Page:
Hyperkinesis: If Your Dog is Bouncing Off the Walls, This Could be Why

Hyperkinesis: If Your Dog is Bouncing Off the Walls, This Could be Why

Story at-a-glance -

  • If you have a wild, seemingly out-of-control dog in the family, it might surprise you to know the actual clinical syndrome of hyperactivity is quite rare in canines.
  • Veterinarians have found that most of the behaviors dog owners ascribe to 'hyperactivity' can be attributed to the dog's breed characteristics, lack of adequate physical and mental stimulation, or conditioned behavior.
  • It's very important to distinguish between truly abnormal behavior, and behavior that is unwanted, but actually quite normal and expected, given the dog's lifestyle.
  • Other underlying causes of hyperactive/hyperkinetic behavior can include phobias and anxiety, territorial issues, a medical condition or allergy, and cognitive decline.
  • The first order of business if your dog seems hyper is to thoroughly evaluate his lifestyle to insure he is receiving plenty of physical exercise, mental stimulation and social interaction. You'll also want to evaluate your own response to your pet's unwanted behavior to insure you're not inadvertently conditioning him to use physical activity as an attention-getting device.

By Dr. Becker

If your canine companion is tightly wound... wired... has no desire (ever) to settle down, relax, regroup... you probably refer to him as being hyperactive or suffering from ADHD.

But even though the term is widely used in our society today, the actual clinical syndrome of hyperactivity is rare in canines.

According to Clinician's Brief, true hyperactivity involves "... overactivity, attention deficits, impulsivity, high testing physiologic parameters and a paradoxical calming response to amphetamines."

It's probably more accurate to label most dogs who are hyperactive as 'hyperkinetic.'

These dogs don't ever seem to get used to the normal sights, sounds, and smells of their environment.

They are reactive -- which is to say they overreact -- to ordinary stimuli in their everyday lives.

And they seem unable to rest, no matter how quiet the surroundings or comfy the bedding.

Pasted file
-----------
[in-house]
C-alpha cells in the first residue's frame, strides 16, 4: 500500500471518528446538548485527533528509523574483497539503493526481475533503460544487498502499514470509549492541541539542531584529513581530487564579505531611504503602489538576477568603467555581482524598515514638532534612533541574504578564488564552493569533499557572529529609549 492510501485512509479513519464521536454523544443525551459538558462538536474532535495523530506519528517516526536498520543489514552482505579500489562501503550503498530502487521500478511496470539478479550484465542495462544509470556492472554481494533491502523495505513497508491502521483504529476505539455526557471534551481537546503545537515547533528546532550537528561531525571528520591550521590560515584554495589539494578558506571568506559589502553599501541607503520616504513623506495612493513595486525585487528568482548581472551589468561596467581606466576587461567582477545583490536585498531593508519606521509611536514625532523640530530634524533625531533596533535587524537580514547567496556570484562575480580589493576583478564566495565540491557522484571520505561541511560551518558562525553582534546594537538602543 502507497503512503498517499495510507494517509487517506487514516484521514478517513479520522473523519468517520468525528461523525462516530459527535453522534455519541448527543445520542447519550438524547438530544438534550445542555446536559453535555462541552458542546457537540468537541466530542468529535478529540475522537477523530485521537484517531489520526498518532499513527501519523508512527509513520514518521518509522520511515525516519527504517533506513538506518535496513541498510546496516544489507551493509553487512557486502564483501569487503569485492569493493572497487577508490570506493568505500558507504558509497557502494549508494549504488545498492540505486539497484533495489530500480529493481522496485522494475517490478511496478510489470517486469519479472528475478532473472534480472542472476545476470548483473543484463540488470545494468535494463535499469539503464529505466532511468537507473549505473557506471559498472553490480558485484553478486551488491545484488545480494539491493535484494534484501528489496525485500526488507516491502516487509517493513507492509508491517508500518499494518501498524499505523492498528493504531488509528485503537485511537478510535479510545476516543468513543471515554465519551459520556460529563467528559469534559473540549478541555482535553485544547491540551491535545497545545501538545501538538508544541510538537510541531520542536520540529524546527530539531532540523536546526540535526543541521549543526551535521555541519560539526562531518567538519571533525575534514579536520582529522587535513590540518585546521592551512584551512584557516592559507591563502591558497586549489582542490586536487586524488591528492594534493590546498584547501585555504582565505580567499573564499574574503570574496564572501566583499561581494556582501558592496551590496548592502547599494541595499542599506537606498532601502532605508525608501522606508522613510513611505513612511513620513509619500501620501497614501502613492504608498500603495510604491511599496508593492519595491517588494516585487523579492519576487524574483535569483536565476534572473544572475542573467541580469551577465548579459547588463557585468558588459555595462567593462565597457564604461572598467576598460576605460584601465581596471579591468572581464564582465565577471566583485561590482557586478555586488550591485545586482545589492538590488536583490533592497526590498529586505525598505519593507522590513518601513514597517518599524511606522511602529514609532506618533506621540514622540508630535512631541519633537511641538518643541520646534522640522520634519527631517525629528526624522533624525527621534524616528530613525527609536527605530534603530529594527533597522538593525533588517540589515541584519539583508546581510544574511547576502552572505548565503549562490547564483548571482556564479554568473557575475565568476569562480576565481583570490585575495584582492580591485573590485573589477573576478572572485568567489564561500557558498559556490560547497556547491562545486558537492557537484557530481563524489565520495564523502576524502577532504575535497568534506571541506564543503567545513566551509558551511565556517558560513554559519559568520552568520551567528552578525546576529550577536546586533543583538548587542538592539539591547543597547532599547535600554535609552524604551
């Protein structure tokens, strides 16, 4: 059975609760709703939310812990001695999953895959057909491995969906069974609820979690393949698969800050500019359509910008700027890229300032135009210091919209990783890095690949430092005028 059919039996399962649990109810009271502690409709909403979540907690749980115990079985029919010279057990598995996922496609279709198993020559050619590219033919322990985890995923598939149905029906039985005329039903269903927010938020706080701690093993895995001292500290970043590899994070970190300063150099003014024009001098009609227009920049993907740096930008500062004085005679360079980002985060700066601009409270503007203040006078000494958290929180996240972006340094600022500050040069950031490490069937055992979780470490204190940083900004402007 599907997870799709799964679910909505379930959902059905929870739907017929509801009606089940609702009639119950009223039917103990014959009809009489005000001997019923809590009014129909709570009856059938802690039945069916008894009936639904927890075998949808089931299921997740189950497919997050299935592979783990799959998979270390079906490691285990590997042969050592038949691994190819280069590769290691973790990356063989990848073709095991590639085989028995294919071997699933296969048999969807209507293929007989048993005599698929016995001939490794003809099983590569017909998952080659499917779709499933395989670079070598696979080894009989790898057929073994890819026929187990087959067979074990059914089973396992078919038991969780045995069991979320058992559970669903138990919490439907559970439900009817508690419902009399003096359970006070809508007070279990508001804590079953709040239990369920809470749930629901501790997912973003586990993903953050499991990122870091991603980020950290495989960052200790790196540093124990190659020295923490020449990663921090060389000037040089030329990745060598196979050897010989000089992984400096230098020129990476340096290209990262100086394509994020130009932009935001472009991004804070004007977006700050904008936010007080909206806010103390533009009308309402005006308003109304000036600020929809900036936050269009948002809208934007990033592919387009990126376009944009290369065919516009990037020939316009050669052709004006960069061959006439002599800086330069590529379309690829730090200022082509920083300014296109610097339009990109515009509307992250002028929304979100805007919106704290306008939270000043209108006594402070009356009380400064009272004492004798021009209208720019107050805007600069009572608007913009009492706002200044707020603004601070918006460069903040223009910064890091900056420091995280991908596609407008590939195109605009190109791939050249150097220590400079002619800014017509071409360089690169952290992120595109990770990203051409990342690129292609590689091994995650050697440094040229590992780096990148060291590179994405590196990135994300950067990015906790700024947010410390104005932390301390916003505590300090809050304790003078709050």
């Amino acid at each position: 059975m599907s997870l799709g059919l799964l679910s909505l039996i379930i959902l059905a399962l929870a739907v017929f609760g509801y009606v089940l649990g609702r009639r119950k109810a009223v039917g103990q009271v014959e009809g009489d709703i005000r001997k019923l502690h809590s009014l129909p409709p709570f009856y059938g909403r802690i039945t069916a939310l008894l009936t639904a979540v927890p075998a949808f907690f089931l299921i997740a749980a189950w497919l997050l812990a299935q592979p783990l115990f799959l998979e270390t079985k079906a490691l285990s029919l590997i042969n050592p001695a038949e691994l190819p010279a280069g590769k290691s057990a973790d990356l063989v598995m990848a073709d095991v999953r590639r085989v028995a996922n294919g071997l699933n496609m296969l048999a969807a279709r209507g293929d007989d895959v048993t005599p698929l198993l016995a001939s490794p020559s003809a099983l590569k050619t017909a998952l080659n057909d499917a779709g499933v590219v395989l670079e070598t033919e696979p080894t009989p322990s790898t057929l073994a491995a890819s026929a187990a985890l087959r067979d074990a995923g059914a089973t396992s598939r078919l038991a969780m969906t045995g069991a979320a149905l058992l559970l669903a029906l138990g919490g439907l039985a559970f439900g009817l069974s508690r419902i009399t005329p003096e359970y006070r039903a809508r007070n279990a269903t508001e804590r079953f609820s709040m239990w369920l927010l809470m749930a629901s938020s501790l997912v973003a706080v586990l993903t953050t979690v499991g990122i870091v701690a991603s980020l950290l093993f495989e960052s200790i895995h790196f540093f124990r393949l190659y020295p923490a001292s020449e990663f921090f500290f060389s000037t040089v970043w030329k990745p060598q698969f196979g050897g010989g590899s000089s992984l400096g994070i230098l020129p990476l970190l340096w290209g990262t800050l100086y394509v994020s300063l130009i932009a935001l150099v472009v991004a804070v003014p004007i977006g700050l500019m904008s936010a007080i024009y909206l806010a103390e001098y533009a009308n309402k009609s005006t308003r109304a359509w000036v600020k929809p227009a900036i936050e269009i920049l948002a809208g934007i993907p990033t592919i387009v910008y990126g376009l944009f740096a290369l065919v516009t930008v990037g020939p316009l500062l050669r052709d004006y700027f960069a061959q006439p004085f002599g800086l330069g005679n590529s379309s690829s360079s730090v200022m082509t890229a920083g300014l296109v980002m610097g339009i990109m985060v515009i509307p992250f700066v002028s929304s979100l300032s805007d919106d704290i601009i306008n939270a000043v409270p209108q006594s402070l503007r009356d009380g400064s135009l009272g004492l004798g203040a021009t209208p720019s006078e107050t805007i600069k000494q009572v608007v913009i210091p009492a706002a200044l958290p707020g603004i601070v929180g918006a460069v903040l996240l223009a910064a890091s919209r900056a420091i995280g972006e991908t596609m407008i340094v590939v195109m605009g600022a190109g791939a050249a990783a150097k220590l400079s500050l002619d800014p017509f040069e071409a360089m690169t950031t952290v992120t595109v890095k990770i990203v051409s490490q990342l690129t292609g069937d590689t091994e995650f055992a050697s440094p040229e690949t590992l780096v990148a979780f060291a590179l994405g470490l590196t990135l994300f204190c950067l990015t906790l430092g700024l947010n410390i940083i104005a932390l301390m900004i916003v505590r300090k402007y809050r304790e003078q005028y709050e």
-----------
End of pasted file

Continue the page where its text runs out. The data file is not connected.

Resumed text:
Clinically Hyperactive/Hyperkinetic Dogs are Rare

Veterinarians generally agree that most symptoms of hyperactivity as described by the dogs' owners, upon closer inspection are the result of breed characteristics, conditioned behavior, lack of appropriate physical and mental stimulation, or a combination.

In clinical cases of hyperkinesis, the dogs are usually 3 years or older (well past the age of boundless puppy energy) and haven't learned to settle -- to go with the flow.

These dogs typically have increased heart and respiratory rates, low (poor) body condition scores, reactivity, and agitation. They are emotionally aroused by routine stimuli and often stay in a state of arousal long after the stimuli is removed.

These are the poor dogs who react every single morning to the sound of the blender being turned on. Or when the kids run up or down the stairs to the second floor -- no matter how many times a day that happens. Or at the sound of the garbage truck at the curb twice a week, every week.

Abnormal Behavior... or Annoying Behavior?

There's a big and important difference between canine behavior that is abnormal, and behavior that is actually normal given the dog's circumstances, but undesirable.

Your veterinarian or animal behavior specialist1 will need a detailed description of your dog's unwanted behaviors, and how often she performs them, and to what degree or intensity.

He'll also need to know about how much physical and mental activity your pet gets on a daily basis, including exercise, social interaction, playtime and exploration.

You should also be prepared to discuss what a normal day is like for your pet -- when she eats, exercises, and is engaged in other stimulating, enriching activities, and how much time she spends confined and/or alone.

You'll also be asked how you and other family members respond to your dog's undesirable behaviors.